a. Now, higher oil prices exert two opposing forces on US growth. The first more conventional pressure is that higher oil prices hurt consumers and in turn can have a moderating impact on overall growth. On the other hand, with the US also becoming a major oil producer (US crude production has more than doubled from an average of 5 million barrels per day in 2008 to 10.3 million bpd in February 2018), higher oil prices also boost economic activity and investment.

b. The net impact depends on the level of oil price where in, one of the effects  outweighs the other.

c. So far, higher oil prices have had a net positive impact on US growth – oil and gas related investments accounted for 40% of the growth in business  investment in the April-June quarter this year.

d. That said, a sharp increase in oil prices – with impending US sanctions on Iran – could tip the scales unfavourably for overall US growth.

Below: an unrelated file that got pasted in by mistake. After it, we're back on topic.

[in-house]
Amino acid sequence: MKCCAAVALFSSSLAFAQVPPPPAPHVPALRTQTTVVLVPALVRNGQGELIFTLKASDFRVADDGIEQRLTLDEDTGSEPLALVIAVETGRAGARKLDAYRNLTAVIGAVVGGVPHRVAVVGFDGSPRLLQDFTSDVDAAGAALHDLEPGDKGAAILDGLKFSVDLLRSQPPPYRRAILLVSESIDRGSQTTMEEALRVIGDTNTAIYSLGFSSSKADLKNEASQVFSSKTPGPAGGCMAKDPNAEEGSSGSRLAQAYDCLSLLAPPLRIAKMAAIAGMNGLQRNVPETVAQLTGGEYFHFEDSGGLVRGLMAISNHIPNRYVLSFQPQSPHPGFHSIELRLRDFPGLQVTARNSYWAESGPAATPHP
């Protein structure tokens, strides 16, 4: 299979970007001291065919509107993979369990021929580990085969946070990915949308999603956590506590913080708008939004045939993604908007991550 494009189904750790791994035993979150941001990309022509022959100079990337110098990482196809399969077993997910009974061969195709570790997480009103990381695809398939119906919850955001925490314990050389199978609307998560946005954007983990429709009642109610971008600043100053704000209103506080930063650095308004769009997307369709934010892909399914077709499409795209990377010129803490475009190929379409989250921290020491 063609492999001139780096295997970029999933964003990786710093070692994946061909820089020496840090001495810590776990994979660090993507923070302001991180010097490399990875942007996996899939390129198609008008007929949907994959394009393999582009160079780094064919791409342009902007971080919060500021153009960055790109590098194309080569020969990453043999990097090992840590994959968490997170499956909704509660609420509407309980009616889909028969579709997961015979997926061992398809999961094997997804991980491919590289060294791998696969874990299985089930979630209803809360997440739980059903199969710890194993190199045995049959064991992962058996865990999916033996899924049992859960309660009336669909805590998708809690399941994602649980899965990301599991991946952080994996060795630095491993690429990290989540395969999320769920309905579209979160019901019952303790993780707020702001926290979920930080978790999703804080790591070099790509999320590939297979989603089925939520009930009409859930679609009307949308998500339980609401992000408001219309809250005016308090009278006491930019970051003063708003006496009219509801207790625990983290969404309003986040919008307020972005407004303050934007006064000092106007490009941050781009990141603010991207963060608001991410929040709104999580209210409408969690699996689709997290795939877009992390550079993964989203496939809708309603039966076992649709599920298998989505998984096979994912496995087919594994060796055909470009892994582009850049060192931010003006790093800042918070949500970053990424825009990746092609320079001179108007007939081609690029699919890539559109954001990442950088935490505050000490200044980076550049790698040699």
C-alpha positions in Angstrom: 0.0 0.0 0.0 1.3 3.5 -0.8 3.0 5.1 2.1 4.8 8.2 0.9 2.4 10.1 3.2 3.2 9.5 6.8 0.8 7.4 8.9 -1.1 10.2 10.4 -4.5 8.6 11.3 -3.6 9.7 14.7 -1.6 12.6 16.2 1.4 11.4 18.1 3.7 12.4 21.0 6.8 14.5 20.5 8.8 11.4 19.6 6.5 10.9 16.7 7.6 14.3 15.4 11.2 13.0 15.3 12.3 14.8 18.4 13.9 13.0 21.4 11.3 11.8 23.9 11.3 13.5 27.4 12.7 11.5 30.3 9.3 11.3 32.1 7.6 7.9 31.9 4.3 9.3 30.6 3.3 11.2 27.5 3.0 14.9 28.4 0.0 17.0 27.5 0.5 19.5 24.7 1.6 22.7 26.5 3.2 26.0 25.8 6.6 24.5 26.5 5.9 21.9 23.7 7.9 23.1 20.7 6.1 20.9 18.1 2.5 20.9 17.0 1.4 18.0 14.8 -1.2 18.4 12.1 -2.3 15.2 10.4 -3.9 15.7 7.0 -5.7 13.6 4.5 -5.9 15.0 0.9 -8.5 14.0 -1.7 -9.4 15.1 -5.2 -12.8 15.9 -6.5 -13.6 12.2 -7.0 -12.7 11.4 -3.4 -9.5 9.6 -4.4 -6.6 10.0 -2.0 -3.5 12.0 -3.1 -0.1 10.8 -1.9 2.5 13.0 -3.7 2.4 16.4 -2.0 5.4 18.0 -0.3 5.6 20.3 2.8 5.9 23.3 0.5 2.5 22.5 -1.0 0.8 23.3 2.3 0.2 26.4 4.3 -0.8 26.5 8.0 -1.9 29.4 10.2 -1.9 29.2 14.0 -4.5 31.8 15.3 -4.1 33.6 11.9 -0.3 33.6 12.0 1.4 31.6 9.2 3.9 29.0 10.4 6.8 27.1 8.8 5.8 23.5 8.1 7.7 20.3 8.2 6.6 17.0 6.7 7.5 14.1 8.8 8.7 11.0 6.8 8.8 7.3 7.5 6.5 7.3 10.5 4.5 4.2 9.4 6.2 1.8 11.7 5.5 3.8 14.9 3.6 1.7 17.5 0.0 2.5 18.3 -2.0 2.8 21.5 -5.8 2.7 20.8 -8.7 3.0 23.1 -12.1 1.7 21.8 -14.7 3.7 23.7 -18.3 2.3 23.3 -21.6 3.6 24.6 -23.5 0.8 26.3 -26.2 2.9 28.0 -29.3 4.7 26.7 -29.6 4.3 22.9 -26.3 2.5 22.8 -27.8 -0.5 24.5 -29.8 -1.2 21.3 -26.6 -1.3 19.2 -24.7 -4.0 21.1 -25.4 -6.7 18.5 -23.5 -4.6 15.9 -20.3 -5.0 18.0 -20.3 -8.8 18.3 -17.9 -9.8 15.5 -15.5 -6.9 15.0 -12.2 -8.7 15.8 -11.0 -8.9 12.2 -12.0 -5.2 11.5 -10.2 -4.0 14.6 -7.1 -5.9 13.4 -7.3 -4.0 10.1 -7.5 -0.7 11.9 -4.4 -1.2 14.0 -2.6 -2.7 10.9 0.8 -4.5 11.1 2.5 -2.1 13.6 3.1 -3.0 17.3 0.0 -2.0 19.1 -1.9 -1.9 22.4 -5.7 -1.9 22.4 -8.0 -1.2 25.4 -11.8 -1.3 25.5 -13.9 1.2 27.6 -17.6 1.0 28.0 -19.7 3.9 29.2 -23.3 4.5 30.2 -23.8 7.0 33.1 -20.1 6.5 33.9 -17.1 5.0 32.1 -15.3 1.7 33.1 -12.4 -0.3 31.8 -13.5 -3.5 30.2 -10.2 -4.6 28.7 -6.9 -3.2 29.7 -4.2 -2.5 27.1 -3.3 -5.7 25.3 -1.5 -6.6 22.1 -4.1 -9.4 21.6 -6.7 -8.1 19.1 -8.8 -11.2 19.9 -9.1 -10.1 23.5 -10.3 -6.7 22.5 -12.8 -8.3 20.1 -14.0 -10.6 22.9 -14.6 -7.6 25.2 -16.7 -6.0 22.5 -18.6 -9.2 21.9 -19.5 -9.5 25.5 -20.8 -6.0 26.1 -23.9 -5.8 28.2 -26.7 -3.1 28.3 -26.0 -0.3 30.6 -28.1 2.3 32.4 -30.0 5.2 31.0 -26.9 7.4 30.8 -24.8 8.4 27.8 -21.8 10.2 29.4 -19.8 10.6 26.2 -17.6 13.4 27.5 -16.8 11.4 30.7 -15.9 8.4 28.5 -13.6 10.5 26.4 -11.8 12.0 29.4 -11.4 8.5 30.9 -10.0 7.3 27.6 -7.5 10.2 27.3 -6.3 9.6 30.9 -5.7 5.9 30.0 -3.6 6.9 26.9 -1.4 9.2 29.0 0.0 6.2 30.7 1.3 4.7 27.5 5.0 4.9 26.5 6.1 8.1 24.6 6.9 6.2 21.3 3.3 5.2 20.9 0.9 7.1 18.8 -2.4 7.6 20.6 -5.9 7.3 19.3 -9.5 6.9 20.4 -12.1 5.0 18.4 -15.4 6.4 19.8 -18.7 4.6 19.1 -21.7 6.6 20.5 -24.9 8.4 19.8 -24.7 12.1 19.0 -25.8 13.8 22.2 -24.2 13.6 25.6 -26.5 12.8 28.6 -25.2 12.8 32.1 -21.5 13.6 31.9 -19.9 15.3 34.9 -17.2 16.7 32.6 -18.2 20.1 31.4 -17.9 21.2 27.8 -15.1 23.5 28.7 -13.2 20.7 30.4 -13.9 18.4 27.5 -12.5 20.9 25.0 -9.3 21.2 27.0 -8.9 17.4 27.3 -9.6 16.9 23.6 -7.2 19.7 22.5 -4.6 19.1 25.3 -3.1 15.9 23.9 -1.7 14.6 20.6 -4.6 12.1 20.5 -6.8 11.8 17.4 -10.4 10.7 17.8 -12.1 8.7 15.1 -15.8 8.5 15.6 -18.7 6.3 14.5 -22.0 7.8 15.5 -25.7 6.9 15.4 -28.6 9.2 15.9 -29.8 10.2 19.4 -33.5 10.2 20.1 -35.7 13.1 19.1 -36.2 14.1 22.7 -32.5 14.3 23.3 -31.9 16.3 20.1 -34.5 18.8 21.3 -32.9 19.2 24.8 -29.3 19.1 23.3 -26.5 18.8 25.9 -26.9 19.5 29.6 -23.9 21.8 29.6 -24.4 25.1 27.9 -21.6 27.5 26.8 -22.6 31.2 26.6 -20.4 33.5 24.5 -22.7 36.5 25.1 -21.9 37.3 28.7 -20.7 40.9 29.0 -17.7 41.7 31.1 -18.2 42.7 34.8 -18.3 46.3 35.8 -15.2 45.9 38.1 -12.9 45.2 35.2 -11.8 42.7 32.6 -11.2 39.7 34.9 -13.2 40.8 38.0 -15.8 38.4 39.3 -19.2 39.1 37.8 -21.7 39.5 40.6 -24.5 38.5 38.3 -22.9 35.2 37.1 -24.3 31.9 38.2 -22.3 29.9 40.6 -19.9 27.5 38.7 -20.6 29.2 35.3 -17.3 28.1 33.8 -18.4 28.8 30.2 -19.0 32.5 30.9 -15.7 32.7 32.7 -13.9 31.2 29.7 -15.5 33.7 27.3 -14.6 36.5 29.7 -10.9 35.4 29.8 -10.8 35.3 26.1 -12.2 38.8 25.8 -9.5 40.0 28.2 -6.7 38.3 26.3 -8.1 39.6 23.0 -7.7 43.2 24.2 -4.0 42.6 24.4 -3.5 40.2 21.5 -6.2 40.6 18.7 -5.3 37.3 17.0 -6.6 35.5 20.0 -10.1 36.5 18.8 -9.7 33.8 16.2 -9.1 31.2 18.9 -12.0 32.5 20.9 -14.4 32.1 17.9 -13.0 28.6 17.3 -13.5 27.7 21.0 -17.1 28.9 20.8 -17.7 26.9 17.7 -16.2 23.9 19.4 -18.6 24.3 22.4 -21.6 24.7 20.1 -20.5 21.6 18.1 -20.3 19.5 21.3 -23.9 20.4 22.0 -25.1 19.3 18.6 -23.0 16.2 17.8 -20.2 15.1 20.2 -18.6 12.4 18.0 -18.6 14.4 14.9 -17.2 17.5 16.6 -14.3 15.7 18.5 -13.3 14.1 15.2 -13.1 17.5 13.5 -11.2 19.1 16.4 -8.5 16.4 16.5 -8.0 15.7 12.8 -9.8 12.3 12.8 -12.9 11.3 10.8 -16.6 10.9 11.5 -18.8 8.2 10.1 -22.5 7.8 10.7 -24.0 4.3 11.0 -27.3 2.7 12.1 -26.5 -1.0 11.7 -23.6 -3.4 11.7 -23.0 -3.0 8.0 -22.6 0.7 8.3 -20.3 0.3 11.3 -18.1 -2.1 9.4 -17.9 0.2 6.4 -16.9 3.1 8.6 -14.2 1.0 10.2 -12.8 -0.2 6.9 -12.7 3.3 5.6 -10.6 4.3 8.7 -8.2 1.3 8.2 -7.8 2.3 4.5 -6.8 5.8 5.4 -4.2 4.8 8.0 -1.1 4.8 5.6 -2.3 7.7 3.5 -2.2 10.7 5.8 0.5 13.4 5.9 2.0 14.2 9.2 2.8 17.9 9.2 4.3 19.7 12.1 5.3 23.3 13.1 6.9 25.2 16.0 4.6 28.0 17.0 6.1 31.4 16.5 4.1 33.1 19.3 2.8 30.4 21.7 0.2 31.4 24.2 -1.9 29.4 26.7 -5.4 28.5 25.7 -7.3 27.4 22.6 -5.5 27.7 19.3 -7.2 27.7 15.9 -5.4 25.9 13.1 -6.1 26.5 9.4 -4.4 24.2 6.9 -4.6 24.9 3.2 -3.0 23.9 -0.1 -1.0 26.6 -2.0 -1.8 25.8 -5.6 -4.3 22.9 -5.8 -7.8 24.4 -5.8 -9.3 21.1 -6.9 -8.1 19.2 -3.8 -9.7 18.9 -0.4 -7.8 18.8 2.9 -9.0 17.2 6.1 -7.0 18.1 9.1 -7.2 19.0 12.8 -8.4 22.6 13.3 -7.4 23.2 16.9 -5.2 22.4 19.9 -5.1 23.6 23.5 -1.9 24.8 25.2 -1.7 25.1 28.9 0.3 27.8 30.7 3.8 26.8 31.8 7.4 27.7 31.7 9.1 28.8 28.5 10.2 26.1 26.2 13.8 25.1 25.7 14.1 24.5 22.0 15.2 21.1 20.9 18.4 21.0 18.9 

Dollar movement against DMs and EMs

We reiterate that we could see two faces of the dollar going into 2019. The dollar could depreciate significantly more against the Developed Markets (DMs) than against the EMs.  While we are more sanguine about the gain in DM currencies against the dollar, the extent of the recovery in the EMs remains uncertain.

  • The DM story: We see growth in Europe and UK picking up pace as we go into 2019 while slowing down in the US. The ECB is likely to unwind its stimulus program by the end of this year (reduction in bond purchases from 30bn euros to 15bn euros in last three months of 2018 and end of bond purchases thereafter) and the markets are expecting a rate increase in the latter half of 2019. On the other hand, the Fed is likely to raise rates two more times this year and 2-3 times next year, reaching the end of its rate hike cycle as the interest rate moves close to the neutral rate. If we were to filter out the ‘shock factors’ like the trade spat or the unexpected jettisoning of the Iran agreement, these rate increases are substantially priced into the dollar.  All these constitute a case for an appreciation in the DM  currencies such as the EUR and the GBP against the dollar in the medium term.